Monday, September 15, 2008

Food Safety Tips during Ike and other hurricanes, tornadoes

Food Safety Tips during Ike and other hurricanes, tornadoes

Sept. 11, 2008 - The U.S. Department of Agriculture is providing recommendations to those in the projected track of Hurricane Ike, which could produce severe storms and tornadoes in Texas, as well as other Gulf coast states. USDA is hopeful this information will help minimize the potential for foodborne illnesses due to power outages and other problems that are often associated with severe weather events.

“Power outages can occur at any time of the year and it often takes from a few hours to several days for electricity to be restored to residential areas,” said USDA Under Secretary for Food Safety Dr. Richard Raymond. “Without electricity or a cold source, foods stored in refrigerators and freezers can become unsafe. Bacteria in food grow rapidly at temperatures between 40 and 140 °F, and if these foods are consumed, people can become very sick.”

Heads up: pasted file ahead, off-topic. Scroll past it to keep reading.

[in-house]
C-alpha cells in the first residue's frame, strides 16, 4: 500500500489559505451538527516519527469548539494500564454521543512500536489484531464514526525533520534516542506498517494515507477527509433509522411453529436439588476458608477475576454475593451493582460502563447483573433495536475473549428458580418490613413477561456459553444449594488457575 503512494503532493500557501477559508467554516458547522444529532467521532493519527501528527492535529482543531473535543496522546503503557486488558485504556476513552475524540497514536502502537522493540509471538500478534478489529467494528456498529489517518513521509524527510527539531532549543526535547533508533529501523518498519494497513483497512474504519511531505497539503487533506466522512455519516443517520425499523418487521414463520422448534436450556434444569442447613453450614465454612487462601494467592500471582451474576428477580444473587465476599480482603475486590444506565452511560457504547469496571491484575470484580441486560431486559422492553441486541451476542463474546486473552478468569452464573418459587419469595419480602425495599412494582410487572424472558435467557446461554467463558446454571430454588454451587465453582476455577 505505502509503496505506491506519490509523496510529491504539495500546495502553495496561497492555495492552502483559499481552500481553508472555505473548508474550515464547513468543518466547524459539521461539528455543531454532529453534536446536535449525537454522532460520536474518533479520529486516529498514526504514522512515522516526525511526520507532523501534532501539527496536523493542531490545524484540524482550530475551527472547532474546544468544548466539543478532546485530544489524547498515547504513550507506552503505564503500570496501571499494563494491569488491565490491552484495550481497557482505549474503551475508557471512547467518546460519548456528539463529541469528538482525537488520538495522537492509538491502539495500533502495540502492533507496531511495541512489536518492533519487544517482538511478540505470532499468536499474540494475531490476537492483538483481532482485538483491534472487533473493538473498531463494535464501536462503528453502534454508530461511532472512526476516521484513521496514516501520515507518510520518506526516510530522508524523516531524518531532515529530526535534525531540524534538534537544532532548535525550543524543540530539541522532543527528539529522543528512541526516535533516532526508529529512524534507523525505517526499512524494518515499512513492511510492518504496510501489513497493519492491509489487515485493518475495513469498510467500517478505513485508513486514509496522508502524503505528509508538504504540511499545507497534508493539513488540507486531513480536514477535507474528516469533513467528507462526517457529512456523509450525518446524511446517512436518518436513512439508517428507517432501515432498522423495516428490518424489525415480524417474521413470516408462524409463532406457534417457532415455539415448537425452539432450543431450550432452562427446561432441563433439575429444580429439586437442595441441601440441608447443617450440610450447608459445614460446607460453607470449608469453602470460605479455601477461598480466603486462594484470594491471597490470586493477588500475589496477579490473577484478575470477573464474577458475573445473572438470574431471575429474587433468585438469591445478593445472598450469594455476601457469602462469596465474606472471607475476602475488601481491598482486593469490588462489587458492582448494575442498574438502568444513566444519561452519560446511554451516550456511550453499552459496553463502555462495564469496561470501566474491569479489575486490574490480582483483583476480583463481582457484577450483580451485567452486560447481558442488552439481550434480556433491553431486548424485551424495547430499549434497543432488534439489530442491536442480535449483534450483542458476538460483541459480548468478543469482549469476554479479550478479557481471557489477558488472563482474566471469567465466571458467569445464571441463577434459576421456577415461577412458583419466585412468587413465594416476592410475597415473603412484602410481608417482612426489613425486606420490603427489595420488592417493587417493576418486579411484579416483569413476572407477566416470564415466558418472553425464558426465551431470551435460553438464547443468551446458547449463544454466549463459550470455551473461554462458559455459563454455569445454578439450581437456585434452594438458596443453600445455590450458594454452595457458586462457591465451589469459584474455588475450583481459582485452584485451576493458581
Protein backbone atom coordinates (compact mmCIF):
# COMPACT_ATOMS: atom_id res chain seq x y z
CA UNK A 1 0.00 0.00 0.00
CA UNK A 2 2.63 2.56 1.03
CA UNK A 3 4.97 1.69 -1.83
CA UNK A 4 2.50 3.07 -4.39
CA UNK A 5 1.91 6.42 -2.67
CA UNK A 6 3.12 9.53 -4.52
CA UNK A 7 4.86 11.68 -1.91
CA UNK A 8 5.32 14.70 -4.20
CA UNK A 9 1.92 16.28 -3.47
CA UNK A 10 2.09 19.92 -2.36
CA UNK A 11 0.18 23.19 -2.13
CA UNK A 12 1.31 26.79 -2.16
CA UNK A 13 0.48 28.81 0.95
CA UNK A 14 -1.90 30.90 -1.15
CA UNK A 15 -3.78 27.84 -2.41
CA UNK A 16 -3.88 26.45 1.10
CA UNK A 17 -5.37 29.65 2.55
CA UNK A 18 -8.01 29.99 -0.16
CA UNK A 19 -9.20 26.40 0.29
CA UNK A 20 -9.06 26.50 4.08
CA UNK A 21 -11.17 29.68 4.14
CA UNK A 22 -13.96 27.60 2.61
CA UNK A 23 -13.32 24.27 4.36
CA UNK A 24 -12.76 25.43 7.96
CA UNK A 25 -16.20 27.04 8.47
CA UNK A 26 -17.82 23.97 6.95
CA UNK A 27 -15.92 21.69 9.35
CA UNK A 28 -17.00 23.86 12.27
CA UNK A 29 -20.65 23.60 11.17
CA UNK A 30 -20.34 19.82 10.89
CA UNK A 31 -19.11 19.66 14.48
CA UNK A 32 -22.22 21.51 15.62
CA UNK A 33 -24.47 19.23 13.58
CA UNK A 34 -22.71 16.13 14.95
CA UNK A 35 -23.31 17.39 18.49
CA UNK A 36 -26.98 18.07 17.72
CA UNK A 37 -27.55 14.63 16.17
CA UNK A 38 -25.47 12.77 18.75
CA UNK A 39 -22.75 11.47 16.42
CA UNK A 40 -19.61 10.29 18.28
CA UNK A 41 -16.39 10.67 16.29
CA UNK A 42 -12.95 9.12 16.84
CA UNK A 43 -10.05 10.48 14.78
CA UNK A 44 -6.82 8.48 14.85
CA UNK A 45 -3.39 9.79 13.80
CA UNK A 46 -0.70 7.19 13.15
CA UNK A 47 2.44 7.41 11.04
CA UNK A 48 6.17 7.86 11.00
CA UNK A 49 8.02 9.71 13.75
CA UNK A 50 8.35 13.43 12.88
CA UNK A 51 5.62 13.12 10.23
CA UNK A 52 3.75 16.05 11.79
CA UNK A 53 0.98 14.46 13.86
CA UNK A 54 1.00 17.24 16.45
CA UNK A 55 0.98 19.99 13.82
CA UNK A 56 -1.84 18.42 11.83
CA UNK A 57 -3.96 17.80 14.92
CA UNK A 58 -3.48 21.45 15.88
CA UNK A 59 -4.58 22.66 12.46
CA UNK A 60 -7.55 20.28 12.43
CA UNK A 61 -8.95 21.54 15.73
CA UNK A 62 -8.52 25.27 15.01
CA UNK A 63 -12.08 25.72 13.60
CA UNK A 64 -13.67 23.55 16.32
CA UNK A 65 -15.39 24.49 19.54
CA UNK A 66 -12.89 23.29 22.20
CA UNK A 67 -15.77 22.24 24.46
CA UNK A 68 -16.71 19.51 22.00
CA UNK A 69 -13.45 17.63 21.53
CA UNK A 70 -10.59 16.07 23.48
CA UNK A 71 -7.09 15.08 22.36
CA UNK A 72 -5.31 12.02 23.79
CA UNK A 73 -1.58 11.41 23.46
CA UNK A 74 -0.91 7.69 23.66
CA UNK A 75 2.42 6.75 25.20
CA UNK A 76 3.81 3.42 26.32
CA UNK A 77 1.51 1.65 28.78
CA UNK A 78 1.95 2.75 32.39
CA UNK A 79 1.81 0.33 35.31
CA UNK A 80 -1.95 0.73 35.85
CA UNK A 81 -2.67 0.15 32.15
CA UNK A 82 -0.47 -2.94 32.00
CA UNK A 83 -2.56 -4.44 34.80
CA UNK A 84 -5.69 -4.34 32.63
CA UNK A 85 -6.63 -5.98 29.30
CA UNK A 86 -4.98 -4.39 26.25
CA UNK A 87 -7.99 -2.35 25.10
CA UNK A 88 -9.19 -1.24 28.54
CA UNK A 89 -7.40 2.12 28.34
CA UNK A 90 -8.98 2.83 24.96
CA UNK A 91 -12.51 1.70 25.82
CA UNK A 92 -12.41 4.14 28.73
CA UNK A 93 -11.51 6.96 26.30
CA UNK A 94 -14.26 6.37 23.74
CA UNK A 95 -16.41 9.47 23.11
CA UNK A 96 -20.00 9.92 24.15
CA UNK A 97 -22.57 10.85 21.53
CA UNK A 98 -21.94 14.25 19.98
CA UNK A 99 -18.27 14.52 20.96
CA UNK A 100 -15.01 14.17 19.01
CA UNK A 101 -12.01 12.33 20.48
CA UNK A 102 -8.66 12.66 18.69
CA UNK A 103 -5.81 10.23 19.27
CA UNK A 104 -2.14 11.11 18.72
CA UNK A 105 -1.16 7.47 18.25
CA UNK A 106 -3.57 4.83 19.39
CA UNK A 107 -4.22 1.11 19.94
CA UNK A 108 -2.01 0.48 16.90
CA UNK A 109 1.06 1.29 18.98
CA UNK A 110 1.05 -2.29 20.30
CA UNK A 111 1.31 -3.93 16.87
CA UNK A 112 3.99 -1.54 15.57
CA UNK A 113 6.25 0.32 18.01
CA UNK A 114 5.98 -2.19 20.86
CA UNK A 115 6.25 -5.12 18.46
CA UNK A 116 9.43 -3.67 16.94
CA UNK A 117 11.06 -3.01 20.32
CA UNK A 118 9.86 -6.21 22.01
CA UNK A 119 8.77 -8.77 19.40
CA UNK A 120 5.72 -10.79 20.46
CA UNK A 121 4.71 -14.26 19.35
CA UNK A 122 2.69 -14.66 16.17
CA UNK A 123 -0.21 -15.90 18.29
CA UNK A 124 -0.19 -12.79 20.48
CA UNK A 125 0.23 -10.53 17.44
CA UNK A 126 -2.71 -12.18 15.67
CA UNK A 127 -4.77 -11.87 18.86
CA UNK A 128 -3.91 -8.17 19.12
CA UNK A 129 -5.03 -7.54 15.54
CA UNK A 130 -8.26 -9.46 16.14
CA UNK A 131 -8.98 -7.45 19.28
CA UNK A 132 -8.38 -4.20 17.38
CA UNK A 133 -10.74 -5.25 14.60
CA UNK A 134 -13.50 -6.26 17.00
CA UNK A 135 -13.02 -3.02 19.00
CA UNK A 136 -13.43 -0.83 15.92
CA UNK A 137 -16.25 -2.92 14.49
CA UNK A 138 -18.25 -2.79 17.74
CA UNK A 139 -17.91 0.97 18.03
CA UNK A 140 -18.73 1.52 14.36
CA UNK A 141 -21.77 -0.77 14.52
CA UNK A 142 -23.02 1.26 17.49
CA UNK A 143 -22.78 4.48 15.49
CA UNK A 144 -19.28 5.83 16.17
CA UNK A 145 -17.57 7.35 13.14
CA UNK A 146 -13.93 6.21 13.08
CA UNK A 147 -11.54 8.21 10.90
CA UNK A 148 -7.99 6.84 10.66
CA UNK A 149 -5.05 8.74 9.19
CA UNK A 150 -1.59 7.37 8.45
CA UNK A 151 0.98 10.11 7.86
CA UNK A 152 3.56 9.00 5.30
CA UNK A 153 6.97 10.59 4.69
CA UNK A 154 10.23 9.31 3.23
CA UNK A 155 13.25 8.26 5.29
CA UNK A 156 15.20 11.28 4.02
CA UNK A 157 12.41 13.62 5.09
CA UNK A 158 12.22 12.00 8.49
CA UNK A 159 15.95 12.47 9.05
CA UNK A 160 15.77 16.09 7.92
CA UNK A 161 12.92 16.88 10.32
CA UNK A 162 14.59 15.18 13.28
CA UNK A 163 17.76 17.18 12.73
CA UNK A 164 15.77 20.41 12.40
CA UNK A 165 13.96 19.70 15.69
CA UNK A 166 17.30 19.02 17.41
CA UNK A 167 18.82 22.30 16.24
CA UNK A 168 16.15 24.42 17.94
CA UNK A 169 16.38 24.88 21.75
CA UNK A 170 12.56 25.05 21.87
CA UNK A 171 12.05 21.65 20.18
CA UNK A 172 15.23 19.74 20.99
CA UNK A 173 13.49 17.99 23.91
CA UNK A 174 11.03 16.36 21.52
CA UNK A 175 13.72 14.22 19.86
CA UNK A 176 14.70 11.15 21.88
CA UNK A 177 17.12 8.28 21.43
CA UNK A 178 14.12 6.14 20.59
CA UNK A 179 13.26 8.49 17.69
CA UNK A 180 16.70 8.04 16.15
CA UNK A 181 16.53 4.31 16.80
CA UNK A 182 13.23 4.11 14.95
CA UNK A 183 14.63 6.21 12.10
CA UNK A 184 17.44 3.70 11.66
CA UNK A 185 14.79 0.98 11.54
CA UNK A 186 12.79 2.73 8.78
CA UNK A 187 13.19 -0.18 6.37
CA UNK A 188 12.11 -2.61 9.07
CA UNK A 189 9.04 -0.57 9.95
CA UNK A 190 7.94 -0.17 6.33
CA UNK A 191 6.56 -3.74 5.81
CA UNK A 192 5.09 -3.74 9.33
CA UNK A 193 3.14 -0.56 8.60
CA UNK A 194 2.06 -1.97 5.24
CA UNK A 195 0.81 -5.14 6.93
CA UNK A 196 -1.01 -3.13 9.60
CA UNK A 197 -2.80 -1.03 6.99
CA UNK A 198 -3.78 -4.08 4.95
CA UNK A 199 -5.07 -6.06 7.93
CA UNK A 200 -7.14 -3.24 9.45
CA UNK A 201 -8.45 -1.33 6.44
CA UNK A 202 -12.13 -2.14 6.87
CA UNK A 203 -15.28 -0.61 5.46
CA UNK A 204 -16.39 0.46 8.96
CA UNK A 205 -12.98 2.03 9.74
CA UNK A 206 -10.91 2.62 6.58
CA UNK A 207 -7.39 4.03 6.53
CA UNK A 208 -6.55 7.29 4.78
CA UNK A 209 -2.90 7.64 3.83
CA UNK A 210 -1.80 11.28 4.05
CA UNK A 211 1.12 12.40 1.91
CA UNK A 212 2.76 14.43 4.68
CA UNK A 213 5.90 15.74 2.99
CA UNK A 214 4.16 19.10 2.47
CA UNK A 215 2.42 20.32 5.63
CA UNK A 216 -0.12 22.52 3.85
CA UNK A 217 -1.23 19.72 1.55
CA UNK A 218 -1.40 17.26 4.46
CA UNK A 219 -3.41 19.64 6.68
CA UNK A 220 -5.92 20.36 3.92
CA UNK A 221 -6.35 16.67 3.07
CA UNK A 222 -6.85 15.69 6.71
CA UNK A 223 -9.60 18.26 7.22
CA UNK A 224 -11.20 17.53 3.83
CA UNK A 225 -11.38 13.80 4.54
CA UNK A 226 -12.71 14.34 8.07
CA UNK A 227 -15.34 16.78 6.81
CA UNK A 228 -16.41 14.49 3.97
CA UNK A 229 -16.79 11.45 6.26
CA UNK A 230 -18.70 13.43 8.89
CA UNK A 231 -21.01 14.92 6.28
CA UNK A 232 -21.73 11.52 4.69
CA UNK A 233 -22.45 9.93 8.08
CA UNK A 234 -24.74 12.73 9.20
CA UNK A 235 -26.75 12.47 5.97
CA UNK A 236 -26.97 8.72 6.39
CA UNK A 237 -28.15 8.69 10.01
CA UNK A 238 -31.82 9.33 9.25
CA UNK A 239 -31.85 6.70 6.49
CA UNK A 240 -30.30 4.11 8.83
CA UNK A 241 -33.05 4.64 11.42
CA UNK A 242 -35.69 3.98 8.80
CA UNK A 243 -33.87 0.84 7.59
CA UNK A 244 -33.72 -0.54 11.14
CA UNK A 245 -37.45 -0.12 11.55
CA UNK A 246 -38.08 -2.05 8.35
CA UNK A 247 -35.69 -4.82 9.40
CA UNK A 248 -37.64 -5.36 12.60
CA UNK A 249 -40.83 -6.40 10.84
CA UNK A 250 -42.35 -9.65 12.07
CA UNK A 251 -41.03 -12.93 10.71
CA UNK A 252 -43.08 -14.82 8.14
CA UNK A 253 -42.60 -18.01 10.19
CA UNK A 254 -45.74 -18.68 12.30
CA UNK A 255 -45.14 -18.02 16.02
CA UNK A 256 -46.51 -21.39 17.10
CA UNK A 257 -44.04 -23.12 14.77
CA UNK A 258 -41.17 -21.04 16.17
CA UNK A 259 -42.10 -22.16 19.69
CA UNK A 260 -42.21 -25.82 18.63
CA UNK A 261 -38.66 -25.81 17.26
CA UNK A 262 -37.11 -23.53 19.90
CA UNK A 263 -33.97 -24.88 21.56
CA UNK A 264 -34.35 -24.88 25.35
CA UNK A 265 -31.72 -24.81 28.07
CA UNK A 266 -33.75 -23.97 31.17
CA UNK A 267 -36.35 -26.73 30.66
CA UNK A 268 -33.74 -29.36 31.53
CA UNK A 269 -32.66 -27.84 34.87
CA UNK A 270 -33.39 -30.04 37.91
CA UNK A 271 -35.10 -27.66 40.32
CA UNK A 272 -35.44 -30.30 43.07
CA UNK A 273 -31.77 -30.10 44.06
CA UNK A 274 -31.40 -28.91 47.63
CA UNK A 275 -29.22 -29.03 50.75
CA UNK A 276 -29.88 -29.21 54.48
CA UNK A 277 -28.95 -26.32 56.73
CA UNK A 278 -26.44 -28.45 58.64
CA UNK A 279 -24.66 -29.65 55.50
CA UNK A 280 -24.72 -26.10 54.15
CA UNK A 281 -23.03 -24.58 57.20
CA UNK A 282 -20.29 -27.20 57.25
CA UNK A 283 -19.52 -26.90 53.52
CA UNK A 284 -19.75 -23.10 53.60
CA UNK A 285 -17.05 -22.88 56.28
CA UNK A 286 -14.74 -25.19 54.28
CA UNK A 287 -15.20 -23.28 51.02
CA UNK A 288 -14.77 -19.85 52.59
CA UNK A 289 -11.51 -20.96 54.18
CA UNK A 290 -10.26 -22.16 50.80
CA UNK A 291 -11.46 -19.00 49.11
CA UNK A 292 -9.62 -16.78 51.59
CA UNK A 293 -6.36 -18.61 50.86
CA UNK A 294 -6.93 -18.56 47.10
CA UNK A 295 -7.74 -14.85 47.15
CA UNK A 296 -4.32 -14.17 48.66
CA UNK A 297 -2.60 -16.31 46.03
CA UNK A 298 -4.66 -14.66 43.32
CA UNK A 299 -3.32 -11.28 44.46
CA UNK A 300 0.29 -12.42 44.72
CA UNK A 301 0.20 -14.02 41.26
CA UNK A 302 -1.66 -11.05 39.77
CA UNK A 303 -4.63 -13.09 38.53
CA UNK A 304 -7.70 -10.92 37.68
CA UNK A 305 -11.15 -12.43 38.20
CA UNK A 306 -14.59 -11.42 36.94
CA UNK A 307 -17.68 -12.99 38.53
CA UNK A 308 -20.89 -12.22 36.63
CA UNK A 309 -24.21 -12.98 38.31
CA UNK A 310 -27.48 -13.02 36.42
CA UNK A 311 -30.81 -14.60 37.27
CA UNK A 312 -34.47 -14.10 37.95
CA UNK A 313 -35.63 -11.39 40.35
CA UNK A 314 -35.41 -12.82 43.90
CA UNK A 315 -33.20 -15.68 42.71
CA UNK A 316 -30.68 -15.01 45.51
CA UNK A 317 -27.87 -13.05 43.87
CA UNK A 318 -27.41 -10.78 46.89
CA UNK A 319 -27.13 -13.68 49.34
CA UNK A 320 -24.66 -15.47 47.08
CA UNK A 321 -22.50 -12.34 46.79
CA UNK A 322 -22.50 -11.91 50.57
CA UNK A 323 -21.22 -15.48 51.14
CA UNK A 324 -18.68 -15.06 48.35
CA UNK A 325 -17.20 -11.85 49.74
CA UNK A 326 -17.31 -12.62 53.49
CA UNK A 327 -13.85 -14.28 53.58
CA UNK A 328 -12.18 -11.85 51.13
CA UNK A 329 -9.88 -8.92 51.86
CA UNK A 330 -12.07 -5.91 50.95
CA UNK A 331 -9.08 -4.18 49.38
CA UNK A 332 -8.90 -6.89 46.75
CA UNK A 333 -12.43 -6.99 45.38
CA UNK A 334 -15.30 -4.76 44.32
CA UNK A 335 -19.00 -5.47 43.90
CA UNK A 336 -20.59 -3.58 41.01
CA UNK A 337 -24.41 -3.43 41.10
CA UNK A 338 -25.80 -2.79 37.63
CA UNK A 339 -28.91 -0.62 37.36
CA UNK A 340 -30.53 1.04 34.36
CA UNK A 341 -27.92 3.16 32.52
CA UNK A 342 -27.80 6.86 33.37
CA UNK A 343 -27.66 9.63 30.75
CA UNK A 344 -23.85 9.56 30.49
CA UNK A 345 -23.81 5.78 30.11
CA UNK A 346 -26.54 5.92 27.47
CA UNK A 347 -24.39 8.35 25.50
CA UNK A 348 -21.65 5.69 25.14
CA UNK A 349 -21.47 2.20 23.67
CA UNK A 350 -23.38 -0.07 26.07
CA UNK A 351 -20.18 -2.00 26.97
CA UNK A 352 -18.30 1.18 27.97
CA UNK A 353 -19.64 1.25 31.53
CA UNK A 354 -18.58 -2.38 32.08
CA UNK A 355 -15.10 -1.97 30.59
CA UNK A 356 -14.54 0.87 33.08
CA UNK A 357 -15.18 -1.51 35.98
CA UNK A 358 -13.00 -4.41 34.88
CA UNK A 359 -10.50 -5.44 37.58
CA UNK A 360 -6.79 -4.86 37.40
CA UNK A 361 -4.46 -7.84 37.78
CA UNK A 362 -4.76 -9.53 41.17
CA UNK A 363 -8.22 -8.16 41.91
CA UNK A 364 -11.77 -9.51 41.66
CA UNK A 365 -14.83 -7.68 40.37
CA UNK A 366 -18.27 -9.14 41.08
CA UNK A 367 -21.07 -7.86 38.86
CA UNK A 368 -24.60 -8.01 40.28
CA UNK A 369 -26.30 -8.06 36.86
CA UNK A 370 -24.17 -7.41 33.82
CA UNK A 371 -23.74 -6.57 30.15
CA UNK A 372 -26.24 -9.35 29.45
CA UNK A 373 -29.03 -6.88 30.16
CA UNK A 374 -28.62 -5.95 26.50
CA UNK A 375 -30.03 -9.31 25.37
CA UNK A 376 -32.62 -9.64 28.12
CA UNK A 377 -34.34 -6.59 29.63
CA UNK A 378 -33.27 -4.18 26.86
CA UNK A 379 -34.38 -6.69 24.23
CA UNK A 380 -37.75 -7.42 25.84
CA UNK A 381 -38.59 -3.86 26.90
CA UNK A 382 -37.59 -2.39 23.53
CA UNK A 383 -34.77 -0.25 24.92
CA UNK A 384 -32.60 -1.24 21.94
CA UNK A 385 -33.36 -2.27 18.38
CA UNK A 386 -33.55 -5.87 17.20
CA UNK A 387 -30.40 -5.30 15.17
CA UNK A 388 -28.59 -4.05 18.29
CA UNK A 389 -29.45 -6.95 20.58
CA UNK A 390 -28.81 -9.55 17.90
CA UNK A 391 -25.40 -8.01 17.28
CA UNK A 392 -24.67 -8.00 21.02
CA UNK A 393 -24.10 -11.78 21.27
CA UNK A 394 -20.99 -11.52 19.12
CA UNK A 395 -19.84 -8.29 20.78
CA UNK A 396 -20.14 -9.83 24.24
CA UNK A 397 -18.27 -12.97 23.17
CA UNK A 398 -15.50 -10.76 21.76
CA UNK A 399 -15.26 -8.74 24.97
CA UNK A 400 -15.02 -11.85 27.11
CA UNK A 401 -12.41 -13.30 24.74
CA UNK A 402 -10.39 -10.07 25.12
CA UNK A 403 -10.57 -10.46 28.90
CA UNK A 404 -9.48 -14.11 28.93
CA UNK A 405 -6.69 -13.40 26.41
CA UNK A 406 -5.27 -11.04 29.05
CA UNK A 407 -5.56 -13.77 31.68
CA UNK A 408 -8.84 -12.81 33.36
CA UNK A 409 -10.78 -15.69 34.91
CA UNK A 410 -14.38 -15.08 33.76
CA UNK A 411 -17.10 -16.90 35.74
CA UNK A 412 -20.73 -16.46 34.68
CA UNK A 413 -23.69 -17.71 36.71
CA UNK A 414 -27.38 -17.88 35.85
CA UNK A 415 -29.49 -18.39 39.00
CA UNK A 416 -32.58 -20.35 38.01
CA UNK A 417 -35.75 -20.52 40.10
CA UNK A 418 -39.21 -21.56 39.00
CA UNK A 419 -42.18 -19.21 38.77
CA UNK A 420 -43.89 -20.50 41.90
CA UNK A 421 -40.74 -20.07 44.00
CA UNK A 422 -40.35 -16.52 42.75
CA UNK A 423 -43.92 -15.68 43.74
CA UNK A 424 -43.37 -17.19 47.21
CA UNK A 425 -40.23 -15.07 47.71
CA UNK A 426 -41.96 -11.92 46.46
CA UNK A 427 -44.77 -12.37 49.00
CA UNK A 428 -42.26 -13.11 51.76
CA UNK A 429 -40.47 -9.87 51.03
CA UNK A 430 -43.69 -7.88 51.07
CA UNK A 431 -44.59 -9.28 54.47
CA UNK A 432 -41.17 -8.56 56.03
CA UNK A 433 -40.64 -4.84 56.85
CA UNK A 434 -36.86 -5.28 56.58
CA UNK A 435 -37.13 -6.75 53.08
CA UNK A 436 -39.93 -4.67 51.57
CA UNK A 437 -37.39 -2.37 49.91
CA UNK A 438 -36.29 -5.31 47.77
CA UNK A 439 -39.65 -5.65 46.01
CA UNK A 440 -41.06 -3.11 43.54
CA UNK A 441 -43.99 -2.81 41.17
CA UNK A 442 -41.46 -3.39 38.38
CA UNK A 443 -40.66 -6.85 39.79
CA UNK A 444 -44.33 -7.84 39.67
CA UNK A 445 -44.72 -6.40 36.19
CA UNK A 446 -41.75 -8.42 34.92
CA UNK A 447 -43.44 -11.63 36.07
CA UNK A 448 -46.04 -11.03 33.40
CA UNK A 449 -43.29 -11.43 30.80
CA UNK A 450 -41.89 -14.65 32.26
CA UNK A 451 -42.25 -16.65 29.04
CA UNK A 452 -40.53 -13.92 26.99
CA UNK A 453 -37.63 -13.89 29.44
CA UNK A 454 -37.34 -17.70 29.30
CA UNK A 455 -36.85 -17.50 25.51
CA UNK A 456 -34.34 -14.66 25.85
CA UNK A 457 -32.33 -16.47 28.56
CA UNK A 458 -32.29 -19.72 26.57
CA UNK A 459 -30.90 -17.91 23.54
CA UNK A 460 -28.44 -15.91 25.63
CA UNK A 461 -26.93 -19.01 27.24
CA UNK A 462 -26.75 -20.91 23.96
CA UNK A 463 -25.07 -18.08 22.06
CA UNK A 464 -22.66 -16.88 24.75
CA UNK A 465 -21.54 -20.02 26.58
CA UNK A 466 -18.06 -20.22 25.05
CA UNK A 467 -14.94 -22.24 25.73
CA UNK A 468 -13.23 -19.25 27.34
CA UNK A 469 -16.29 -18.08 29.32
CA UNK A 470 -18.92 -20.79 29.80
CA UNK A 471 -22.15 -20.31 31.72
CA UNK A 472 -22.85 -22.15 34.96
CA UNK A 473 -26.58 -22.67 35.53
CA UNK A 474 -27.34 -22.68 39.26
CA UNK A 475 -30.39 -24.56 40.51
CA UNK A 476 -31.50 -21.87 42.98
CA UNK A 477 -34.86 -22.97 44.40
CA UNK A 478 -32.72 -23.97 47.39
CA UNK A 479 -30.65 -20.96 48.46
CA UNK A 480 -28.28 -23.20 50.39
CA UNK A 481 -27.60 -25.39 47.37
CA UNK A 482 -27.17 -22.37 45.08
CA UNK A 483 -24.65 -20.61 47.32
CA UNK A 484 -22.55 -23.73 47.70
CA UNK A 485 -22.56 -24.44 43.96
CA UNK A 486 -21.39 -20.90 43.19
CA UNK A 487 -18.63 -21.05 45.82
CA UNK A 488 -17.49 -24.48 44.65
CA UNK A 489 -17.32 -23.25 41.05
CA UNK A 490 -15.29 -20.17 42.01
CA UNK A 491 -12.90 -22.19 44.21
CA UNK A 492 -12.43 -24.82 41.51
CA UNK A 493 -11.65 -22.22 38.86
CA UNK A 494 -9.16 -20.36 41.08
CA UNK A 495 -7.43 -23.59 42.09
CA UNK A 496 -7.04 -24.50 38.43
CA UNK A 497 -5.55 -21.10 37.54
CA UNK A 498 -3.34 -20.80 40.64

Steps to follow to prepare for a possible weather emergency:

–Keep an appliance thermometer in the refrigerator and freezer. An appliance thermometer will indicate the temperature in the refrigerator and freezer in case of a power outage and help determine the safety of the food.

–Make sure the freezer is at 0 °F or below and the refrigerator is at 40 °F or below.–Freeze containers of water for ice to help keep food cold in the freezer, refrigerator or coolers after the power is out.

–Freeze refrigerated items such as leftovers, milk and fresh meat and poultry that you may not need immediately — this helps keep them at a safe temperature longer.